Collagen is one of the most common proteins that exists in our body. It provides a framework for almost everything, including healthy skin, hair, nails, bones, muscles, even teeth and eyes. As we age, our collagen levels decline, falling by about 1.5 percent per year for both men and women (although when women reach menopause, their collagen levels drop more sharply) . Declining collagen levels can mean everything from dull hair and more wrinkled skin, to brittle nails and slower muscle recovery.
Robust collagen, not surprisingly, is seen as the holy grail of beauty, with many of us prepared to go big for bouncy skin and a supple body. Hence the growing market for collagen supplements. But some are inevitably willing to go further than others in their quest for vitality.
Speaking on 5 Live’s Monday Night Club earlier this week, Luton Town footballer Andros Townsend, 32, says he reckons his daily intake is five or six feet of chicken – steamed for 20 minutes in the microwave – every night to maintain its collagen levels, which keeps it sprite (like hyperbaric chambers and red light therapy).
Nutritional therapist Sonia Wahlroos applauds the intake of protein from chicken feet, but says: “Although chicken feet are rich in collagen, eating it does not mean that it converts into collagen in the body . The synthesis of collagen is not just a simple matter of eating more protein or a product that contains collagen because it breaks down into amino acids in the stomach. Therefore, yes, a diet rich in protein contributes to the production of collagen, but to boost your collagen levels, your diet should also be rich in antioxidants, especially vitamin C, as well as a good range of fruits and vegetables. Regularity is also good, such as a daily top of certain food groups.”
The interesting thing about collagen is that once you produce more, it will cause a domino effect. The more collagen you have, the more your body is able to produce. Wahlroos is on the fence about collagen supplements, saying that he will always favor food over supplements, since nutrient absorption levels are always better. Many of her clients decide to take it, but she says a healthy diet comes first.
Here are 5 ways to boost your collagen levels naturally:
1. Vitamin C
Pharmacist Pupinder Ghatora and the founder of Ingenious Collagen Supplements says that a natural way to strengthen collagen is to increase your intake of vitamin C. “Studies have shown that vitamin C is essential to strengthen collagen and help our systems of blood clotting. In addition to citrus fruits, look for any orange vegetables – squash and sweet potatoes at this time of year are good sources of vitamin C.”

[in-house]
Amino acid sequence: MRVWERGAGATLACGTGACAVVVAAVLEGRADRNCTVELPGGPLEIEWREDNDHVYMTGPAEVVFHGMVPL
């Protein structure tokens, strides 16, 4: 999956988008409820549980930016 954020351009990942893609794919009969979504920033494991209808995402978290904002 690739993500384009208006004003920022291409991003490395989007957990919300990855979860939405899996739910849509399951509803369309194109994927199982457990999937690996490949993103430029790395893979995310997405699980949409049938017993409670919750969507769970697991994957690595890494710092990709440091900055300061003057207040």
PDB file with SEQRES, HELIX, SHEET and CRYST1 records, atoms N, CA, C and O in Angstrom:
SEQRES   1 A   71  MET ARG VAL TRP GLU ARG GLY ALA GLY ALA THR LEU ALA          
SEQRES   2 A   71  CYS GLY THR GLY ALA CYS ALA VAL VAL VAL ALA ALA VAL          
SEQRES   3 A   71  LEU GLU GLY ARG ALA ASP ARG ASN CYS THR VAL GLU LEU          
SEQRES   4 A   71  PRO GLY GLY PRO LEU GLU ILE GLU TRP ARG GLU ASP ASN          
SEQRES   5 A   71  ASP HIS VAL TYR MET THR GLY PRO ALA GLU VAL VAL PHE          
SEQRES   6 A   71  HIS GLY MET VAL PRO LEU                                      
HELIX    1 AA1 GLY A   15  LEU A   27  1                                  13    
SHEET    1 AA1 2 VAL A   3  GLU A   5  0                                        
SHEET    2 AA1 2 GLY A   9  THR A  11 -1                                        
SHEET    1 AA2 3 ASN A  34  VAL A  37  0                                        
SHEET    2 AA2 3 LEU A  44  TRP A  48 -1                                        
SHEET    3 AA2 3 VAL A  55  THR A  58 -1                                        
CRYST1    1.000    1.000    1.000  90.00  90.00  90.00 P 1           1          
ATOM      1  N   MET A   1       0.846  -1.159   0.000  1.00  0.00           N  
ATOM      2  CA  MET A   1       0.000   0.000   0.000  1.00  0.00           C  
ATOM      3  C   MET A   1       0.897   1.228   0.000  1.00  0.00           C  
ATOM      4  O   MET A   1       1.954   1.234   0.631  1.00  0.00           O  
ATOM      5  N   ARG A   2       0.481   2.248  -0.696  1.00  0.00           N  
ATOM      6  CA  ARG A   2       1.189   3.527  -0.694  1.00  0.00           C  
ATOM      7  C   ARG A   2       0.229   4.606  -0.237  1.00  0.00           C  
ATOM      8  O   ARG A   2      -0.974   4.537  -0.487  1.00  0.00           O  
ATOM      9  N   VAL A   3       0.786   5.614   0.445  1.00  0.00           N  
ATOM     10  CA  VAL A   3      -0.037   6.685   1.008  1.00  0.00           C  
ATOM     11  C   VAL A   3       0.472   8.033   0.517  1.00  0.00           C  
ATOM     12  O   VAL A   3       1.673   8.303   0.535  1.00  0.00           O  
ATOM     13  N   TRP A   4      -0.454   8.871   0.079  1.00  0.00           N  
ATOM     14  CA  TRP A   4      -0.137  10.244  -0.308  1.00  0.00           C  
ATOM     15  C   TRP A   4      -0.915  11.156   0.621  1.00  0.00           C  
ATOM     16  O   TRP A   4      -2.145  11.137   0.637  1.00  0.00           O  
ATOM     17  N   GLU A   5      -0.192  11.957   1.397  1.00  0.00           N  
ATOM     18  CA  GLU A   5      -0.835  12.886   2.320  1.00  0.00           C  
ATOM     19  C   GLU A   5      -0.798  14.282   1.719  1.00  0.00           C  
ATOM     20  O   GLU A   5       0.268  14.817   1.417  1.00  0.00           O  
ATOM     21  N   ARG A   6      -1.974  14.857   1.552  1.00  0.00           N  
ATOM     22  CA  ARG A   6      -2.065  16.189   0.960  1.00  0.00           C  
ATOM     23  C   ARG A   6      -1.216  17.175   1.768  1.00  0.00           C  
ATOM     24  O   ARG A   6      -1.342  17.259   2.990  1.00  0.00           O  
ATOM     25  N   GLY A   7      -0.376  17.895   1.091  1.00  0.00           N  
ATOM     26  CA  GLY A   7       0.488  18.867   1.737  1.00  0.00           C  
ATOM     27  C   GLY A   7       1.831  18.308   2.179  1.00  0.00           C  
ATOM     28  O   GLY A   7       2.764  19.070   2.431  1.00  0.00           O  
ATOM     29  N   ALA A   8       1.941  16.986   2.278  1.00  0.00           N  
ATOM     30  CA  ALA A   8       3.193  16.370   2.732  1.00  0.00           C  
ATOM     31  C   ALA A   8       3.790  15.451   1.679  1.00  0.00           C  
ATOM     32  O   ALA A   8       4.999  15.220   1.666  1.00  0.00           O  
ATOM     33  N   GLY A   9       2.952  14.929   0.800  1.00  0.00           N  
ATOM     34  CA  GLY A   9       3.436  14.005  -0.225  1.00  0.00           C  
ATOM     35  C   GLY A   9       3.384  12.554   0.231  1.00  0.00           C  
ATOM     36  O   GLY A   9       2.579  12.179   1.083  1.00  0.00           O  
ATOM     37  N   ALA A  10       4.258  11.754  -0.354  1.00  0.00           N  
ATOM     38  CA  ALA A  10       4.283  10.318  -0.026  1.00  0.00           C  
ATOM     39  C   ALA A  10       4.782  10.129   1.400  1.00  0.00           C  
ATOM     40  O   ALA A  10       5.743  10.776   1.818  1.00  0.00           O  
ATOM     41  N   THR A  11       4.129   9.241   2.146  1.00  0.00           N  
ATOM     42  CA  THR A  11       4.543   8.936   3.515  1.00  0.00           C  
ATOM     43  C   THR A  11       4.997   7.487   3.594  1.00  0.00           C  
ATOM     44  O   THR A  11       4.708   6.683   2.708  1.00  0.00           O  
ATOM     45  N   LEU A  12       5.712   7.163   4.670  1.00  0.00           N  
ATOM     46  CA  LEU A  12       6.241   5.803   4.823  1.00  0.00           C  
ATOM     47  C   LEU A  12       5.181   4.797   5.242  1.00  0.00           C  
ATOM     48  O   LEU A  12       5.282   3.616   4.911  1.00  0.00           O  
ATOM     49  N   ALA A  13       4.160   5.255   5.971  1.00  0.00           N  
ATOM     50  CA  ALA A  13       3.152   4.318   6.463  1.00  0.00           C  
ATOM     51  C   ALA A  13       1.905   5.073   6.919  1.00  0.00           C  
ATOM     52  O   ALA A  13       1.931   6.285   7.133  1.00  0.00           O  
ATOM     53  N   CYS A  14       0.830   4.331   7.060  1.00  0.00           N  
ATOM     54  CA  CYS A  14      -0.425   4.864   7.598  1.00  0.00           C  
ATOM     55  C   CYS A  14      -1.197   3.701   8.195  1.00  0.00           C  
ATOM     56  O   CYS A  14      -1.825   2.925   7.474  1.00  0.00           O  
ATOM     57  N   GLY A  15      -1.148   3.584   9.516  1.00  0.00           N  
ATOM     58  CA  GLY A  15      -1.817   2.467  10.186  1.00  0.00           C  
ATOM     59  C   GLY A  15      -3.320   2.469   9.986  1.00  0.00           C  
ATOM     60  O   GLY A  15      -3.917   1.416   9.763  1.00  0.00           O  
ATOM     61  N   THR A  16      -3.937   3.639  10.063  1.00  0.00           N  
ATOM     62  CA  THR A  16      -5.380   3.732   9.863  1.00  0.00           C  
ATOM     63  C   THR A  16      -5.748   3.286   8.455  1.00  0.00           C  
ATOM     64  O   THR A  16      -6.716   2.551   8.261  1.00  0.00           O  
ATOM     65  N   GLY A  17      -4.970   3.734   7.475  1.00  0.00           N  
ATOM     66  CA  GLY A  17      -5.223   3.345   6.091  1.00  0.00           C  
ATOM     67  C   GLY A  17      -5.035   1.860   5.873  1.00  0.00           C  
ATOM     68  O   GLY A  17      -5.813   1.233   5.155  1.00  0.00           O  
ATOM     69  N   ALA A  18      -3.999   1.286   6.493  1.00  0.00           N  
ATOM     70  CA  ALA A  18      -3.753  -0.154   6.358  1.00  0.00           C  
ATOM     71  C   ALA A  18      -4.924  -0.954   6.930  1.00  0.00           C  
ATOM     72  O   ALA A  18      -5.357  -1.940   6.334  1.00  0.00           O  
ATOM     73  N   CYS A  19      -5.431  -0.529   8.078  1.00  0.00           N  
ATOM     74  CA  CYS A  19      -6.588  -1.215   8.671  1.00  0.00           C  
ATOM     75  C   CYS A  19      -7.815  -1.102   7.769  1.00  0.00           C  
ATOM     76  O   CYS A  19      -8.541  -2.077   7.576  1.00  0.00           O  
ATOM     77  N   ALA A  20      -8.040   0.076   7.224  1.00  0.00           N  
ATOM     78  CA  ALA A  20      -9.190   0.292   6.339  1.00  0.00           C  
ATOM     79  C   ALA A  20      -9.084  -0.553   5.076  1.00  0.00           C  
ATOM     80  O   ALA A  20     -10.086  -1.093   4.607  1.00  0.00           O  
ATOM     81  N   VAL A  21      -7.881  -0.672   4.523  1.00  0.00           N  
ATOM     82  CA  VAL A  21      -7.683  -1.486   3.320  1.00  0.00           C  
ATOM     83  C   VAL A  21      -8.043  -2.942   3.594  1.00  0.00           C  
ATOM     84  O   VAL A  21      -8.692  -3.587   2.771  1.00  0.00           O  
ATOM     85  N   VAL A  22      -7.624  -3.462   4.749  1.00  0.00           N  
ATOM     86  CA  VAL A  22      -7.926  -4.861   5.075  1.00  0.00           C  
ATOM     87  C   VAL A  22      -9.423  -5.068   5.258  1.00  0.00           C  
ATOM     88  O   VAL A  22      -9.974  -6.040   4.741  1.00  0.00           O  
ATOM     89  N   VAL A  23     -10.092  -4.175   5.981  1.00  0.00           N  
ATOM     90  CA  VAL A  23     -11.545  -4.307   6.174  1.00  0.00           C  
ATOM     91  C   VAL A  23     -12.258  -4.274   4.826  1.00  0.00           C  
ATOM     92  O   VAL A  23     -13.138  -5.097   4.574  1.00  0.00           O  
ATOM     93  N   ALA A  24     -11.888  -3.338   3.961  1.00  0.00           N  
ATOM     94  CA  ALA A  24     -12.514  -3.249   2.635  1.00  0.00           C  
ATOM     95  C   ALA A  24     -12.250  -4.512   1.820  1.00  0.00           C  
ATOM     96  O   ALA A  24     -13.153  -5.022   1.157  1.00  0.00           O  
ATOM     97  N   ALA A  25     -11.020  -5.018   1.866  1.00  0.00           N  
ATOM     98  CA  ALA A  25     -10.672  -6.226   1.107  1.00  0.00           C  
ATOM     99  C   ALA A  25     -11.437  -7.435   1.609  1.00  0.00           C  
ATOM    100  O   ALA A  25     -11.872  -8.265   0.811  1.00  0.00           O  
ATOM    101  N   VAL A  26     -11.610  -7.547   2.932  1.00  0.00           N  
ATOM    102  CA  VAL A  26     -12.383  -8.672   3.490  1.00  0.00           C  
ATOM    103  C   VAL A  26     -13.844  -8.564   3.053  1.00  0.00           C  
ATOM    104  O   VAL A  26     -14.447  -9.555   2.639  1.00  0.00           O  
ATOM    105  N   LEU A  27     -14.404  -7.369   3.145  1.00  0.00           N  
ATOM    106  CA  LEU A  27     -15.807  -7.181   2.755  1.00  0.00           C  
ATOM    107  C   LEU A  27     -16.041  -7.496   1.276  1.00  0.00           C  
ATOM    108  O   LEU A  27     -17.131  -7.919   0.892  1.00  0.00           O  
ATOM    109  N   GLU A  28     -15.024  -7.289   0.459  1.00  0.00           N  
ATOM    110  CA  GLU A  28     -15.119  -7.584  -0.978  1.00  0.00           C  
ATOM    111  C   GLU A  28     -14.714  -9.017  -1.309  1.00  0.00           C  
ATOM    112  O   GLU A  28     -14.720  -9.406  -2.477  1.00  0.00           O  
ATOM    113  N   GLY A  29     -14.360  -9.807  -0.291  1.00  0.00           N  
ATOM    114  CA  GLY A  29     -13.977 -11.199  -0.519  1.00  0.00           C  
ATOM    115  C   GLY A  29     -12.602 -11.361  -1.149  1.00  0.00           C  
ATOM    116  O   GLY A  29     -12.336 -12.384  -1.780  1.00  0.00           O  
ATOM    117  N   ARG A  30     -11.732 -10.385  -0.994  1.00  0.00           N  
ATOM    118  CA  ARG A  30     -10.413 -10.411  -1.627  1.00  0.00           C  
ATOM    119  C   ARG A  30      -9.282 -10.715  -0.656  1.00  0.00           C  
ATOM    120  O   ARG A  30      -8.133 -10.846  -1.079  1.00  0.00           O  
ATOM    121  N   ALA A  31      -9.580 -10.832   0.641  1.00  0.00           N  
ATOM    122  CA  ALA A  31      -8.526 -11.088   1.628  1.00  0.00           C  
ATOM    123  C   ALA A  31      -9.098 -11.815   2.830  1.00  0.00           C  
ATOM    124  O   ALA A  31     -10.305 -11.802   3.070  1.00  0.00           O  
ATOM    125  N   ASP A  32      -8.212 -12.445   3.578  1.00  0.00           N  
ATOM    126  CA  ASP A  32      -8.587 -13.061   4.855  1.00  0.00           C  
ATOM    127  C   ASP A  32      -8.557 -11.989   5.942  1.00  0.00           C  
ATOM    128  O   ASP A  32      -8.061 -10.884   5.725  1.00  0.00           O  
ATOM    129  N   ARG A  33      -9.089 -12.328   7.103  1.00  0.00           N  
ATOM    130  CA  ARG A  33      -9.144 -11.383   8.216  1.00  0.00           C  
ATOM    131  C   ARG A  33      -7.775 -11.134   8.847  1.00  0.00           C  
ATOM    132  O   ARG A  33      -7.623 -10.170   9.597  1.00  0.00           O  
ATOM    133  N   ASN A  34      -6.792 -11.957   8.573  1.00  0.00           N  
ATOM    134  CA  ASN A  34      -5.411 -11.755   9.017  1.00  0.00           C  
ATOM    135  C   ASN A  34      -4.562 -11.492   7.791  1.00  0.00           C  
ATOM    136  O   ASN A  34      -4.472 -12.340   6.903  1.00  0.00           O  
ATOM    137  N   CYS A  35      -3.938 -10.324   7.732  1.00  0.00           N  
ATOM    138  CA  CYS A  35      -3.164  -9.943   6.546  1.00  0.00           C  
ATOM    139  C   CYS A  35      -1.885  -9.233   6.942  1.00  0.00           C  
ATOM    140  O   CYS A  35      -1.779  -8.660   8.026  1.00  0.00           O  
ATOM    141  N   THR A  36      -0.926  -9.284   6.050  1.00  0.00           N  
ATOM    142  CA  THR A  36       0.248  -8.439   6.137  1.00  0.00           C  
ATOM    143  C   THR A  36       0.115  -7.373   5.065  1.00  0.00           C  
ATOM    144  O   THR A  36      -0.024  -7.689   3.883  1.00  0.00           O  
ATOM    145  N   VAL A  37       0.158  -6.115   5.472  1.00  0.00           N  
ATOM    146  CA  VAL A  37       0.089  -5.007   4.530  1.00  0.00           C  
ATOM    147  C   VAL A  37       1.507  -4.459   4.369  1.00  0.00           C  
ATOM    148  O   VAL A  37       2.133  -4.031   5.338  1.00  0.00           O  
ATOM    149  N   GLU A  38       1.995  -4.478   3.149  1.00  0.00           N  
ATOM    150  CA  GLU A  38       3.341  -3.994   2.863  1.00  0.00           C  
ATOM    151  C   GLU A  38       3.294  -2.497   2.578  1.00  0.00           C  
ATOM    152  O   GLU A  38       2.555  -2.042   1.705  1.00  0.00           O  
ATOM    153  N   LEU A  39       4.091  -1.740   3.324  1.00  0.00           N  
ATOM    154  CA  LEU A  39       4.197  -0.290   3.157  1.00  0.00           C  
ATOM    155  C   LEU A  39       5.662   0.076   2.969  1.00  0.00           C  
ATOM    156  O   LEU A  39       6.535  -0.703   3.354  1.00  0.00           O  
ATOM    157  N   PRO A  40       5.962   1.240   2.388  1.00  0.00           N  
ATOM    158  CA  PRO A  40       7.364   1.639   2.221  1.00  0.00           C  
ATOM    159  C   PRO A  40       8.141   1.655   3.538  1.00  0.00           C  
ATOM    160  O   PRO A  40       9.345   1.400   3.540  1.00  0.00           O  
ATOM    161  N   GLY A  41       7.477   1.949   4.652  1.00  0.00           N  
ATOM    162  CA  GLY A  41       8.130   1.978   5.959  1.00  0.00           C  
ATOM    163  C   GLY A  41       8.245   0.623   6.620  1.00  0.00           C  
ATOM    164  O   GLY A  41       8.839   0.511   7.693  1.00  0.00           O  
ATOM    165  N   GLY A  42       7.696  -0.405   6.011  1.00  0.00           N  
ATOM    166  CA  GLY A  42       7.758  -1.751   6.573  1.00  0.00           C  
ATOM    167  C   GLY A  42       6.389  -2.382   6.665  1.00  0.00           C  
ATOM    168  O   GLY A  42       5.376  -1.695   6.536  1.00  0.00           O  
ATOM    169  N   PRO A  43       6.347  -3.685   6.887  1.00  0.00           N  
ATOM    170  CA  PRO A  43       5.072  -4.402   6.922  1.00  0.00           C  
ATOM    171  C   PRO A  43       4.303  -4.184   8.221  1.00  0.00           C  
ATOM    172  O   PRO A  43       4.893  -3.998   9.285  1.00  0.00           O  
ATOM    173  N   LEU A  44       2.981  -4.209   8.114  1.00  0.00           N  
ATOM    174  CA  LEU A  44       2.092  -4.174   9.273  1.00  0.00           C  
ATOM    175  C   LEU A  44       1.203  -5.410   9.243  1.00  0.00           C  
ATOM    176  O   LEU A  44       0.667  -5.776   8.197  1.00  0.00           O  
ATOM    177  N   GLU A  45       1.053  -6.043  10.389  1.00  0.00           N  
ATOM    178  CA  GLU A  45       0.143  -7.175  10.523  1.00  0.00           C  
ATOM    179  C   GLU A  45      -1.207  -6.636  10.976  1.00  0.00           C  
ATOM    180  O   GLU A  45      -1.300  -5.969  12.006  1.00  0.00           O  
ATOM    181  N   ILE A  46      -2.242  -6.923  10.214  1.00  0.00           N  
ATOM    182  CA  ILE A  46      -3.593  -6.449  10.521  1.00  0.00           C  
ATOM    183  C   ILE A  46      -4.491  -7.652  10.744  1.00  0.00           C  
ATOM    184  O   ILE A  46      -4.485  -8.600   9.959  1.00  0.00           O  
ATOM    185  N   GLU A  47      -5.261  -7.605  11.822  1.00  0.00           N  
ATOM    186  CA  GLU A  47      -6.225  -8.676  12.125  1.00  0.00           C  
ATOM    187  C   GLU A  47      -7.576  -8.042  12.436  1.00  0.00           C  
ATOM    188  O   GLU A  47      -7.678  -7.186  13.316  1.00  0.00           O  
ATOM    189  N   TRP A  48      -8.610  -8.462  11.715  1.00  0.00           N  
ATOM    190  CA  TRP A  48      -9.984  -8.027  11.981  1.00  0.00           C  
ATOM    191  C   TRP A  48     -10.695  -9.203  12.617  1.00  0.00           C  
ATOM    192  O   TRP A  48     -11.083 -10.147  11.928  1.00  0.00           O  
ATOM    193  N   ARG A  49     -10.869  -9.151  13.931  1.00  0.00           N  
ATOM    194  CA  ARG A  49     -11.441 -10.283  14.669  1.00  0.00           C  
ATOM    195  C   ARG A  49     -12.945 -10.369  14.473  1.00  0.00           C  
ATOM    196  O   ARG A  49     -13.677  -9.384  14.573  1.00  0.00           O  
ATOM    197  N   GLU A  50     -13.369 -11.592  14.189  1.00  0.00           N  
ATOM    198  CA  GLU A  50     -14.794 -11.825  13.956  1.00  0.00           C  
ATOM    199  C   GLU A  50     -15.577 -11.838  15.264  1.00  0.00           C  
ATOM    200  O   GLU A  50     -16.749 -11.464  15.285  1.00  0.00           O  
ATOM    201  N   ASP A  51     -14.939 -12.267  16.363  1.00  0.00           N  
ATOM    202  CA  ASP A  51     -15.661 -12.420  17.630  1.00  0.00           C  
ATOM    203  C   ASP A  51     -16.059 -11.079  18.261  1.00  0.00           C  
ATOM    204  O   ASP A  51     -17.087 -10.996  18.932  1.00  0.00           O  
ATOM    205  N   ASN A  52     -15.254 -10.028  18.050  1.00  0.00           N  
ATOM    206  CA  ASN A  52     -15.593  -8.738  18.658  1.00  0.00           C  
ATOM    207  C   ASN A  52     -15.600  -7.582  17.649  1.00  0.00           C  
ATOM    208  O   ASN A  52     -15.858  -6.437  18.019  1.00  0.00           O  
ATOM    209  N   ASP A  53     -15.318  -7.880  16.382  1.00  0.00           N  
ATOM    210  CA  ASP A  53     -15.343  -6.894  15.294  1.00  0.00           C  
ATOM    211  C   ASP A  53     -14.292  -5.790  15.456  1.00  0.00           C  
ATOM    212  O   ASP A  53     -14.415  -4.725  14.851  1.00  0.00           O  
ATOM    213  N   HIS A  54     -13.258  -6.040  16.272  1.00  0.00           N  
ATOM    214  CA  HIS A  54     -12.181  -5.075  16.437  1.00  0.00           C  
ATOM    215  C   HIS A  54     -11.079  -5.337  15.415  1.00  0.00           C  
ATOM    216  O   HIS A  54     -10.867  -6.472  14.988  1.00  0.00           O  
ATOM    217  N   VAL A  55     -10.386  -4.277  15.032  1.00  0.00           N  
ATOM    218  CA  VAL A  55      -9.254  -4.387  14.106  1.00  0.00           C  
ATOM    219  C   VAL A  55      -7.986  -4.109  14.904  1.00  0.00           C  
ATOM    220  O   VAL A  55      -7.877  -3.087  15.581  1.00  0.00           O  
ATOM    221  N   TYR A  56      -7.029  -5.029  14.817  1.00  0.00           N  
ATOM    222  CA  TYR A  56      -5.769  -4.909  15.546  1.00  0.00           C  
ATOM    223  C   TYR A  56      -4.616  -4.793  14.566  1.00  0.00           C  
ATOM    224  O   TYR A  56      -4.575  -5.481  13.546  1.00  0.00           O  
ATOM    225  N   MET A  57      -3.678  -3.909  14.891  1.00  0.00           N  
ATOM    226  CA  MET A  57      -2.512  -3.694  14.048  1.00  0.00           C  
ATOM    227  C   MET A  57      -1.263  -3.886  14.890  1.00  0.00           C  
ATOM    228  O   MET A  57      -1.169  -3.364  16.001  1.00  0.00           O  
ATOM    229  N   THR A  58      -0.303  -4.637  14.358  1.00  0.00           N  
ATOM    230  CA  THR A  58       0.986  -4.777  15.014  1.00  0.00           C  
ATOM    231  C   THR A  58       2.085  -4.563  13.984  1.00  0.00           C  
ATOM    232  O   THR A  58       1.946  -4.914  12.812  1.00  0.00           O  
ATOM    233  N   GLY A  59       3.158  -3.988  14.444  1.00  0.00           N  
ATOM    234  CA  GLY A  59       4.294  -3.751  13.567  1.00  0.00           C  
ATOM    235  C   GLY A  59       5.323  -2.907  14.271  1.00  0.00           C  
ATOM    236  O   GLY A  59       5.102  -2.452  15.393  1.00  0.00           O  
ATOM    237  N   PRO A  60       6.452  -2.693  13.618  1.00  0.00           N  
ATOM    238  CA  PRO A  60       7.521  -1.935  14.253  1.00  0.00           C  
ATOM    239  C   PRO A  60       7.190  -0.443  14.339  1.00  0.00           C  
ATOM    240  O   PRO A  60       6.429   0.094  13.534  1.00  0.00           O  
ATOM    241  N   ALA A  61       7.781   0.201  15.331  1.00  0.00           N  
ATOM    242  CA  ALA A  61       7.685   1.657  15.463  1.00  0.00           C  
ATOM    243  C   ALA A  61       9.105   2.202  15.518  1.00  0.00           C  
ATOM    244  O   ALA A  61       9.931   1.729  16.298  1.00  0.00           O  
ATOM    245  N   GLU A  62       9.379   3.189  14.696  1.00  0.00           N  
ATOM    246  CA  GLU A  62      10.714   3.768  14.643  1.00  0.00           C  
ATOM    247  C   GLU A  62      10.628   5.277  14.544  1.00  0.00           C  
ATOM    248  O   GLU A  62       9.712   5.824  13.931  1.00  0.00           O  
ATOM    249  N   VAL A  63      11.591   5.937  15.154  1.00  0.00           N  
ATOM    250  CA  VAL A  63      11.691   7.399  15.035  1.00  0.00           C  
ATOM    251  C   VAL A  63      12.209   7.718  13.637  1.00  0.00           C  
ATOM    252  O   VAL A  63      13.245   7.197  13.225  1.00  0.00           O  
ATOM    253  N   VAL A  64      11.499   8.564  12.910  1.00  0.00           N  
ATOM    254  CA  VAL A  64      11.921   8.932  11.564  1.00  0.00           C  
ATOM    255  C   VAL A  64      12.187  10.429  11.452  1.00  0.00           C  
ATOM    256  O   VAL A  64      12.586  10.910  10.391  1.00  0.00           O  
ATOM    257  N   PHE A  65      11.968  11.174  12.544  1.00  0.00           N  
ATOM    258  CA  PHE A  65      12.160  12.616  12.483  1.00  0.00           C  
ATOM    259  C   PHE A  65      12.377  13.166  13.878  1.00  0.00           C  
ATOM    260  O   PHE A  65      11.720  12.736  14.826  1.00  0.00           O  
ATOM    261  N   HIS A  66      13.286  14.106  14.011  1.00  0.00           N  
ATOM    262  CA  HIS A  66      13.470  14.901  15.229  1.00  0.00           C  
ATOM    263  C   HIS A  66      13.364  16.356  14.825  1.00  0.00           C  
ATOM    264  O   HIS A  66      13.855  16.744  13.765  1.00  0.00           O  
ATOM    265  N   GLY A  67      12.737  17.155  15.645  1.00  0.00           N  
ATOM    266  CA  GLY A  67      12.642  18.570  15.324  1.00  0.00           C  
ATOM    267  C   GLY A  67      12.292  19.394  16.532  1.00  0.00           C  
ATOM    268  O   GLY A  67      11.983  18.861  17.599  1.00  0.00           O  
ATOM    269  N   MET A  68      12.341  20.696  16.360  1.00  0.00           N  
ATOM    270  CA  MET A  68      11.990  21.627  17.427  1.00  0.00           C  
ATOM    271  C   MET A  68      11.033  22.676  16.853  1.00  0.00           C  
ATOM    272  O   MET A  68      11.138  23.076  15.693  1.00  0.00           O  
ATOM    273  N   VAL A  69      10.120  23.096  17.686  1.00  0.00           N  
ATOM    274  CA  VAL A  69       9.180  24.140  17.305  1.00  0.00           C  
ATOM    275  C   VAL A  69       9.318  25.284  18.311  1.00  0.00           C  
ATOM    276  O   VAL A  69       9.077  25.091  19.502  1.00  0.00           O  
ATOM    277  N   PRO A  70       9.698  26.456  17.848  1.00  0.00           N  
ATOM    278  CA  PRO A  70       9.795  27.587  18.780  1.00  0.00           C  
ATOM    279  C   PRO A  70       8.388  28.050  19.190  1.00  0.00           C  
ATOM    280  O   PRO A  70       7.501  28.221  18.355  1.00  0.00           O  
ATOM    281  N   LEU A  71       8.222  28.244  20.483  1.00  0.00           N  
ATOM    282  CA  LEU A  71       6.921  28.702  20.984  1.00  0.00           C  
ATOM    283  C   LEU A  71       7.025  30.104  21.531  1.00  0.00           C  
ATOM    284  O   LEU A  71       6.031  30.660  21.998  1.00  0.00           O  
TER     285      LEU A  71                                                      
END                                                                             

2. Bone broth
A daily cup of bone broth may be a more palatable option than chicken feet to boost collagen, says Wahlroos, who also includes vitamin C in your diet. “Bone broth is naturally rich in collagen. You don’t need to make the problem yourself, as there are many good ones available off the shelf, but also a simple broth made from a chicken carcass, peppers, leeks , celery and carrots is effective and tasty.”
Wahlroos is also a fan of collagen-boosting egg protein. “Eggs are a great source of protein. A two-egg omelet with a leafy salad and some pepper is one of my favorite meals for protein and vitamin C,” she says.
4. Avoid too much sugar
Ghatora says it’s also important to avoid certain foods that destroy collagen; sugar is one of the worst offenders. “There are two types of sugar. There is fructose sugar in fresh fruits and vegetables, which is easy for the body to process, and then there is glucose sugar also known as refined sugar, which can be more harmful to the body. A clinical study in 1992 revealed that glucose sugar degrades collagen, reducing its elasticity, making collagen more fragile, because it loses its strength and resistance. In other words, sugar accelerates the aging process. In an ideal world, all our sugar needs should be met by the fructose sugar found in fruits and vegetables.
5. Go easy on the alcohol
Ghatora also suggests going easy on the alcohol. “A 1972 Lancet study revealed that alcohol consumption reduces collagen synthesis, showing that the higher the alcohol content in the blood, the greater the reduction in collagen synthesis.” However, it is also true that high levels of cortisol from stress are also bad for collagen production, so if the occasional glass of wine helps you relax and unwind, don’t worry too much.
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